The influence of stakeholder groups on organizational decision-making in public hospitals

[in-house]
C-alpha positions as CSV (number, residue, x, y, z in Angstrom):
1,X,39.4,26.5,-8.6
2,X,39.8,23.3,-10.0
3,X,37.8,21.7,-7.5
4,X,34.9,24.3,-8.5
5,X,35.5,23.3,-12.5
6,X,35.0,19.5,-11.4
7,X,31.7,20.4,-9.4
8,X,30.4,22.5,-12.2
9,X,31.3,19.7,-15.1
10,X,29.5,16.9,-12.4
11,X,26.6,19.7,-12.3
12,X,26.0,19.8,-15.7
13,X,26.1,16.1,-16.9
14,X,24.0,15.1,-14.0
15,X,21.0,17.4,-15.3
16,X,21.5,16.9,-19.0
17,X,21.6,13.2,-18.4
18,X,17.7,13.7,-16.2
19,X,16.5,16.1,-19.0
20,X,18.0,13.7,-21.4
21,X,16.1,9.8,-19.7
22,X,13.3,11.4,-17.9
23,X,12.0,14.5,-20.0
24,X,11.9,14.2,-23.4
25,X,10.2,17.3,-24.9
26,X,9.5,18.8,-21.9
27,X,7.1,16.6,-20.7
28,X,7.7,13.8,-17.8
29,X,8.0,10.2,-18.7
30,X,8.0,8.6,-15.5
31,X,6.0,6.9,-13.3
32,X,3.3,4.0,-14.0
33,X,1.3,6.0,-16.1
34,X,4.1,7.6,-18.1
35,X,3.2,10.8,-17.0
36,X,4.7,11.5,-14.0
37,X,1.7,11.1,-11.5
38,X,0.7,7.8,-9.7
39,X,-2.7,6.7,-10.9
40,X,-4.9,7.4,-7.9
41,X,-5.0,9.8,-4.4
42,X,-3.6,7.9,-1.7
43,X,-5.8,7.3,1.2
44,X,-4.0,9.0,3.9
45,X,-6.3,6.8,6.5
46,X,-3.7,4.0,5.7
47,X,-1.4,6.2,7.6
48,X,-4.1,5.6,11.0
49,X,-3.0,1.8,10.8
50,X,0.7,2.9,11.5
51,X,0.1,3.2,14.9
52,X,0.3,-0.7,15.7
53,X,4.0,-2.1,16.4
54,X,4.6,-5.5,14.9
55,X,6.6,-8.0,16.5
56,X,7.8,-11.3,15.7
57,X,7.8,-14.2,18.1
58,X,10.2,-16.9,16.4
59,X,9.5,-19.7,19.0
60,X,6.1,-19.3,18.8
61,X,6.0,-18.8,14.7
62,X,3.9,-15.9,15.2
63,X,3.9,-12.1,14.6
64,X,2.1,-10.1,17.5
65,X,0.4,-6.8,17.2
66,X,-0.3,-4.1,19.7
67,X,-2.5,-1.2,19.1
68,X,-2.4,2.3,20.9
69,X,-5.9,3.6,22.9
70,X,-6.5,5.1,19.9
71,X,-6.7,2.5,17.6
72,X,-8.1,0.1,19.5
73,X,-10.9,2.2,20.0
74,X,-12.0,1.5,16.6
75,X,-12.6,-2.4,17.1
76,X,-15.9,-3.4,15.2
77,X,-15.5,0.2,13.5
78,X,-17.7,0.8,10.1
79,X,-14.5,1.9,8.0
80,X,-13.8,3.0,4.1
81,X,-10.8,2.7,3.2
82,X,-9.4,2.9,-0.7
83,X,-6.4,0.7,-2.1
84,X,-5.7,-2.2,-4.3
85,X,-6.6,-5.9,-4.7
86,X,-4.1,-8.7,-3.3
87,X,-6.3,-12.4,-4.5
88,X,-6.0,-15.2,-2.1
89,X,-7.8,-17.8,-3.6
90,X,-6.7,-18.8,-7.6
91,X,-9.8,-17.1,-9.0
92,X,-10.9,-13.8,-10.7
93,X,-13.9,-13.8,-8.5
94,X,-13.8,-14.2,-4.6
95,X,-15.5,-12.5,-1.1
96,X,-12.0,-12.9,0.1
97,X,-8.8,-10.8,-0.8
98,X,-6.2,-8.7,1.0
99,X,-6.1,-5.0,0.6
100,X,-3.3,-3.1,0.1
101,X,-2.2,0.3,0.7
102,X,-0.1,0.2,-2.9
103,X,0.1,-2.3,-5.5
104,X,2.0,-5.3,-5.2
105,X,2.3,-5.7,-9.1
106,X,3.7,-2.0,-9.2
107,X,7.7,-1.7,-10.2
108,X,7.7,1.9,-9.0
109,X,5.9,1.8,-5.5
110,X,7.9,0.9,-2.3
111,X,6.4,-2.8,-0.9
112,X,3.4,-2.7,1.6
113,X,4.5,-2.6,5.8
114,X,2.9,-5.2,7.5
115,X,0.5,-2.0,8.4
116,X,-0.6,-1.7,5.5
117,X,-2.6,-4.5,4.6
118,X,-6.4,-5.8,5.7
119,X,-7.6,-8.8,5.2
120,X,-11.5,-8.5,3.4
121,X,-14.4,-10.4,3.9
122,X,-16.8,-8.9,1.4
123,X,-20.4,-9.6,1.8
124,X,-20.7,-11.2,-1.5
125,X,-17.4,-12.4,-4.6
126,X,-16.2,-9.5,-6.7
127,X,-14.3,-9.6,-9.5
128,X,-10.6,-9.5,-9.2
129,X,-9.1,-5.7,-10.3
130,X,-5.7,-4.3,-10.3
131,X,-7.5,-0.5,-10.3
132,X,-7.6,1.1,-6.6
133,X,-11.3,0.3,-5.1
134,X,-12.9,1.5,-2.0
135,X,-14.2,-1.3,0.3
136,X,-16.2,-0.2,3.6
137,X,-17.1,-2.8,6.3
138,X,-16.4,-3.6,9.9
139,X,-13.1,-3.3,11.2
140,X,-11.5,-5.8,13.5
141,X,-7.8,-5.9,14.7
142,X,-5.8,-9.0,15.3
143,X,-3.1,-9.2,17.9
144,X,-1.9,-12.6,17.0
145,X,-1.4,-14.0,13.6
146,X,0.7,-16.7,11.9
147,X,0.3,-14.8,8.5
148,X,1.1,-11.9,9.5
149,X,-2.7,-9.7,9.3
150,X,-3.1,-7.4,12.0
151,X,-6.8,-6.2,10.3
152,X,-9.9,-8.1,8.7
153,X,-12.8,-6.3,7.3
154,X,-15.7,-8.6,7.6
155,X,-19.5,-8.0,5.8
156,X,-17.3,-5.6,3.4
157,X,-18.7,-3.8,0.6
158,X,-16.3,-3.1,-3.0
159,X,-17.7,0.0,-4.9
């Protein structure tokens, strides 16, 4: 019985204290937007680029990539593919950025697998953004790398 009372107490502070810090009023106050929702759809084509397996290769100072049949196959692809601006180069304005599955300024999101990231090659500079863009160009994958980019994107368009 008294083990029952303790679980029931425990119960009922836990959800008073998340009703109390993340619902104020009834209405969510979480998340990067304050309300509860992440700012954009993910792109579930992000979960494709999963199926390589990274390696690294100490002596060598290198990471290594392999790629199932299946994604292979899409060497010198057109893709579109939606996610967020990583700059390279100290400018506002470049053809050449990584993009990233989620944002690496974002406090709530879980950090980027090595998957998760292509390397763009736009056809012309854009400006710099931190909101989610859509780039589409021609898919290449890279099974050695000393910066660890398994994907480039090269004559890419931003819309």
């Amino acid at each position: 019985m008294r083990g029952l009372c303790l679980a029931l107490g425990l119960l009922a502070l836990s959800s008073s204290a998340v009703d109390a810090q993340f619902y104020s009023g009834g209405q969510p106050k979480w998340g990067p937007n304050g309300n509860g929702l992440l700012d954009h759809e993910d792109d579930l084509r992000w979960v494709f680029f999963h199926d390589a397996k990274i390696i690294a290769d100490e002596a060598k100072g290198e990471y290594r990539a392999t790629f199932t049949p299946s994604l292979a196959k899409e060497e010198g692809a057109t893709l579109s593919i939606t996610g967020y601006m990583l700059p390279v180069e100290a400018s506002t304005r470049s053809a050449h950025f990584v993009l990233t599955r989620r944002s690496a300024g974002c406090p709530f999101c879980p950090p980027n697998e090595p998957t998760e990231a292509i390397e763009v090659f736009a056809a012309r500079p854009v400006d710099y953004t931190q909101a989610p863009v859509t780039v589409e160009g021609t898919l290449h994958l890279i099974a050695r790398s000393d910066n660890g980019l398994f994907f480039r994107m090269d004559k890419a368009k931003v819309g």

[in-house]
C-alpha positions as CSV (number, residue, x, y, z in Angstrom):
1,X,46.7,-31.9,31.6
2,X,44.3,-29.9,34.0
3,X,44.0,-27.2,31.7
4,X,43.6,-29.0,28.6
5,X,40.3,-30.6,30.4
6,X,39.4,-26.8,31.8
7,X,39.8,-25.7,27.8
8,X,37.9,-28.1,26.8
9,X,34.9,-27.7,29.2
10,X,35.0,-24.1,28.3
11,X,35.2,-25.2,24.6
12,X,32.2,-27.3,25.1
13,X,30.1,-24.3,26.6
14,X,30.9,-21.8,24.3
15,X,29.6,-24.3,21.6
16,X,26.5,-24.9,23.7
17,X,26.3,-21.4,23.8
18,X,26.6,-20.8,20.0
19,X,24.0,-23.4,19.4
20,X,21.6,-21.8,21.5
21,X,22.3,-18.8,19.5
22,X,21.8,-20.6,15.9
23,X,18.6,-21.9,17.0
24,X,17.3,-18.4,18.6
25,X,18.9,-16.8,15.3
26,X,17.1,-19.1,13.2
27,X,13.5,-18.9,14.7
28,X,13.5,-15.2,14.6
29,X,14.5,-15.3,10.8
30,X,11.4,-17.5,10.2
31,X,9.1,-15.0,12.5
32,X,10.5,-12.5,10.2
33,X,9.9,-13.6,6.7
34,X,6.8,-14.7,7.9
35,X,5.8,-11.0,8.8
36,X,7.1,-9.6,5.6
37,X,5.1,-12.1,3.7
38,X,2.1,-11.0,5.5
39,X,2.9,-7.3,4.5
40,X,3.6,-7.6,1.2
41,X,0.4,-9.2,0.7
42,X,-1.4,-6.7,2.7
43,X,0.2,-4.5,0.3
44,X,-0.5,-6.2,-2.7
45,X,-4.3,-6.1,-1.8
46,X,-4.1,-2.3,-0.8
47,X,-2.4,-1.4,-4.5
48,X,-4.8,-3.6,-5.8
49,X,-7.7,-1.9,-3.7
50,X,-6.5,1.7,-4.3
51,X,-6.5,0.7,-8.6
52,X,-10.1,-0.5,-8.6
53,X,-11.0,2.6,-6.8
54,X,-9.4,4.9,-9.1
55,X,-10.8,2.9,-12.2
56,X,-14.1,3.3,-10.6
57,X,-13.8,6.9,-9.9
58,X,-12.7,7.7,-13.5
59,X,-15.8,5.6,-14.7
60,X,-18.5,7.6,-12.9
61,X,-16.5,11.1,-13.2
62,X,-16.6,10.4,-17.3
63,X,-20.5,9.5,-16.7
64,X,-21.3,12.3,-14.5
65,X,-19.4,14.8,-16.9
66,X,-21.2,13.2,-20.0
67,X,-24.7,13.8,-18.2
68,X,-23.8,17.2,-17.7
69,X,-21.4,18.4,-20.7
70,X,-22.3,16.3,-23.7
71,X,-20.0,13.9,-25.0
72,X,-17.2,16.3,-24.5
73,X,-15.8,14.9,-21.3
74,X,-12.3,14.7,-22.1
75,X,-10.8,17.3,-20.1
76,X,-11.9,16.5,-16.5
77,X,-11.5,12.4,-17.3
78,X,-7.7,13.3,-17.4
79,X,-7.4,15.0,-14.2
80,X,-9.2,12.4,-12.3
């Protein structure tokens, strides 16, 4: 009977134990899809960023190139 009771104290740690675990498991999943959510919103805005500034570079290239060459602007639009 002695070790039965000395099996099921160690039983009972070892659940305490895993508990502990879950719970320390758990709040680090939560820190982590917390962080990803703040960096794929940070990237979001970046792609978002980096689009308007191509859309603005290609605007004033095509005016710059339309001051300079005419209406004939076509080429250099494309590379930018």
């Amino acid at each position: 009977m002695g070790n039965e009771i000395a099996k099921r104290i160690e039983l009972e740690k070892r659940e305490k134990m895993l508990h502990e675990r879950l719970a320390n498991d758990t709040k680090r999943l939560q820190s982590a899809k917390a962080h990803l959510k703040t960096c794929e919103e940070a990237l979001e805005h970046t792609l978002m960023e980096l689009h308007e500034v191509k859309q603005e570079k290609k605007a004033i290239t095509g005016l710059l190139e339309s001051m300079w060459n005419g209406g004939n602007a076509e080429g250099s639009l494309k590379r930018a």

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he thesis presents a contextual analysis that makes an exposition of the structural contingencies of the Norwegian welfare state. A descriptive/ empirical analysis of the public hospital’s decision-making processes provides insight into how stakeholder groups shape the premises of the public hospital’s value creation-process. The thesis’ theoretical propositions are vested in hospitals’ efforts to achieve a stakeholder balance between competing constituent interests. A thesis proposal on descriptive/empirical stakeholder theory is exempt from normative prescriptions on the intrinsic value of all stakeholder groups. The “stakeholder theory of detachment” See thesis section 11.5.3 “Theoretical contributions”. reflects thesis findings that stakeholder management takes place in a departmentalized fashion without an integrated operations perspective. A conceptualization of “stakeholder compliance” See thesis section 11.5.3 “Theoretical contributions”. is introduced and vizualises the embedded nature of stakeholder management in public hospitals. The model is grounded in the empirical accounts on how stakeholder management employs differentiated decision processing techniques at different organizational levels to achieve an optimum balance between competing constituent interests. The thesis summary and conclusions culminate in a set of implications. These address the need for a renewed national discourse on the governance of public hospitals. The thesis empirical findings on the consequences of non-integrated stakeholder management, call for reviews of governance models and managerial practices. Empirical evidence confirms a pattern of decisional sedimentation in which executive-, operational- and ward hospital management work strategically detached on issues of overall strategic importance. The thesis contends that hegemonic and autonomous management make room for staged and manipulative stakeholder behavior. As generalized through this empirical field study, the operational practices of public hospitals exempts authorities from the exercise of rational choice.
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